A bill that would reduce students’ Bright Futures scholarships based on their majors faces yet another major overhaul as it heads to its next state Senate committee stop on Tuesday.
The proposed reductions that infuriated students, parents and educators have been removed from the latest revision, published early Monday.
“We’re not trying to take anything away from anybody,” said bill sponsor Sen. Dennis Baxley, R-Ocala. “We’re going to do some concessionary things for them. We know they’re unhappy.”
The version that passed the Senate Education Committee a week ago would create a list of majors that “do not lead directly to employment,” and potentially cut the scholarship amounts for students whose programs appear on the list.
The substitute would continue to require the creation of that list. But it would no longer reduce scholarship amounts for students choosing majors on it. Instead, the list would mostly serve as an advisory.
The original bill also aimed to cut scholarships based on how many college credits students earn through dual enrollment, Advanced Placement, International Baccalaureate and related programs.
That section also was removed in the version slated to be considered by the Senate Education Appropriations subcommittee Tuesday morning.
Senate Education Committee vice chair Shev Jones, D-West Park, contended last week that the original proposed scholarship reductions would put “further barriers in place” for minority students, particularly Black students, who never have comprised more than 7 percent of Bright Futures recipients.
Another proposed change in the bill would expand scholarship opportunities for students in under-represented groups. The proposed wording says students who receive recognition from College Board National Recognition program for under-represented communities — not just the National Hispanic Recognition Program — would be eligible for awards.
Baxley said he had come to understand that some students and families plan years in advance to prepare for their college careers, and he did not want to stand in their way.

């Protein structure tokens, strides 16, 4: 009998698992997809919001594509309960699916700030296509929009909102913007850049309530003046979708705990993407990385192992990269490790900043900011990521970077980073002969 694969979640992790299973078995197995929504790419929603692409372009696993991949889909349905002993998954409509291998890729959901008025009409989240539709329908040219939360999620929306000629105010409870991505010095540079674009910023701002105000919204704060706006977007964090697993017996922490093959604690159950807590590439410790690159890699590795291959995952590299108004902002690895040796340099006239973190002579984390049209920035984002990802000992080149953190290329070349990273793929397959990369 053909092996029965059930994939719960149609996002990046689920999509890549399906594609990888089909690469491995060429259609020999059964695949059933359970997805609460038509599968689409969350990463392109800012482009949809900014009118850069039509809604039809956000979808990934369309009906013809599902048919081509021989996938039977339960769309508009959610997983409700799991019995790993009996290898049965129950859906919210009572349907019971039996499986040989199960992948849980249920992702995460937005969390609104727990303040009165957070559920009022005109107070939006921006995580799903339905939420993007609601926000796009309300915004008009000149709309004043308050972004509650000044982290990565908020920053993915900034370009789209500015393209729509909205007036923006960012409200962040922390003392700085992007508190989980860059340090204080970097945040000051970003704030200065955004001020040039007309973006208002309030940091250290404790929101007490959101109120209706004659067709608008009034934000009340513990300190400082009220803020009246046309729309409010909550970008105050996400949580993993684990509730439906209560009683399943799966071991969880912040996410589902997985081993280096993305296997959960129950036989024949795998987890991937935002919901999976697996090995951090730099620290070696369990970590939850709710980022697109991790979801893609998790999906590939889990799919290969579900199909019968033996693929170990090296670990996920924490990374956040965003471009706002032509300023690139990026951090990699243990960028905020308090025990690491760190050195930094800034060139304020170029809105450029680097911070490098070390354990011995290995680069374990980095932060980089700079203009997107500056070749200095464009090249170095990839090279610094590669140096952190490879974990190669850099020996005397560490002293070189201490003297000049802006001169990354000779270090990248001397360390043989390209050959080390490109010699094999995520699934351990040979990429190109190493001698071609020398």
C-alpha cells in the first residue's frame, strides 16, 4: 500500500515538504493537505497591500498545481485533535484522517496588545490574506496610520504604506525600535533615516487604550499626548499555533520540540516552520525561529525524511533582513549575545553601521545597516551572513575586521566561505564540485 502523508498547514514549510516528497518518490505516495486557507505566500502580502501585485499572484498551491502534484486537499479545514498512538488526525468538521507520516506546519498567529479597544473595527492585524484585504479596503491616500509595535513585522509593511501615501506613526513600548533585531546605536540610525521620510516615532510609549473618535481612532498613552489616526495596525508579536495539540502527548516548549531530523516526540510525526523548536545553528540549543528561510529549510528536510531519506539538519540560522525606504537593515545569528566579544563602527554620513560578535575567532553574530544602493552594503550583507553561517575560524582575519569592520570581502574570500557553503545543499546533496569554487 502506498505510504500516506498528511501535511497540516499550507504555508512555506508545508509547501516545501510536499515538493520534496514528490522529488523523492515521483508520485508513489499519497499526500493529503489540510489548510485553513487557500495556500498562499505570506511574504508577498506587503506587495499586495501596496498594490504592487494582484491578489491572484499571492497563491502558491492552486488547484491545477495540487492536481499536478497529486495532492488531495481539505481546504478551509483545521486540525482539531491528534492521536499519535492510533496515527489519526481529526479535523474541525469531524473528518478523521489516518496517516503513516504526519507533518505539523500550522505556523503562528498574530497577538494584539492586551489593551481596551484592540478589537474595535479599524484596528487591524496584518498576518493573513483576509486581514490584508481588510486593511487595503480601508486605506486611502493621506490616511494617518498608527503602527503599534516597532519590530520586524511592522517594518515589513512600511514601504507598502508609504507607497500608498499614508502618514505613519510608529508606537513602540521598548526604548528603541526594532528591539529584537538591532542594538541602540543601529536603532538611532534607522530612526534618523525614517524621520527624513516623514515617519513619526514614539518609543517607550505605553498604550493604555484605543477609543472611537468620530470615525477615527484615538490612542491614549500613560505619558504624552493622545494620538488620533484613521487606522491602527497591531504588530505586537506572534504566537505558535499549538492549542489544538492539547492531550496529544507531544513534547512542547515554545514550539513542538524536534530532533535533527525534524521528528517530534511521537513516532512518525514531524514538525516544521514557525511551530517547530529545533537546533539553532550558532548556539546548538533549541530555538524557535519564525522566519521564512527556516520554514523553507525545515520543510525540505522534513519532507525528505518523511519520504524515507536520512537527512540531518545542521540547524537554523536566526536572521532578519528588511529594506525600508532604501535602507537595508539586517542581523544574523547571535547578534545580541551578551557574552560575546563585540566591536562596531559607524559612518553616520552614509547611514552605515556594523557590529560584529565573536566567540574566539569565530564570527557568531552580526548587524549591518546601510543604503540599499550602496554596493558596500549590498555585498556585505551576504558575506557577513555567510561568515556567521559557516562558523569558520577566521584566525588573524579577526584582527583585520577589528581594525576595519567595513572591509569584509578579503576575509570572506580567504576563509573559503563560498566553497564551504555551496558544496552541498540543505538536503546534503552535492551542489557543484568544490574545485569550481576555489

Florida State University physics professor Paul Cottle, a vocal critic of the initial bill, on Monday praised the senator and staff for taking into account many of the concerns that arose during the first hearing.
In his blog, Cottle frequently writes about Florida’s poor record in offering advanced math and science courses to high school students, and how that hinders them in pursuing degrees such as engineering. The bill as originally written “would have been another step backward,” by taking away an incentive to complete AP and other needed courses in high school, he said.
“It’s really difficult for policymakers at the state level to understand all the ins and outs of what it takes to educate a STEM major,” said Cottle, referencing a common acronym for science, technology, engineering and math. “I’m quite happy they were willing to concede that.”
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Baxley wants to keep some provisions unchanged, including one that would allow lawmakers to set scholarship amounts through the budgeting process, rather than keeping them tied to tuition and fees. The Legislature only recently returned to the “full” funding of the scholarship in 2018, after six years of tying it to the state budget because of the recession.
At the time, senators called it a return to the promises made to students.
Gov. Ron DeSantis last week said he wants the Legislature to continue fully funding the Bright Futures scholarship program.
“I think Bright Futures is something that Florida families have relied upon,” DeSantis told reporters. “It’s something that I support. I fully funded it in my budget, and we hope the Legislature follows suit with that as well.”
The governor’s comment, paired with a statement from House leaders that they’re not considering a Bright Futures bill, offer strong signals that the measure might not be headed for ultimate approval.
But Baxley suggested that, passage or not, an important conversation has begun about the value of the degrees at Florida’s colleges and universities. He sent a letter to colleagues Monday morning explaining his viewpoint.
Higher education is an investment, he said, and should come with some career planning and an end goal of a job.
“We have awakened a giant,” Baxley wrote. “We have to reconnect the education and economic model and we have begun that process.”
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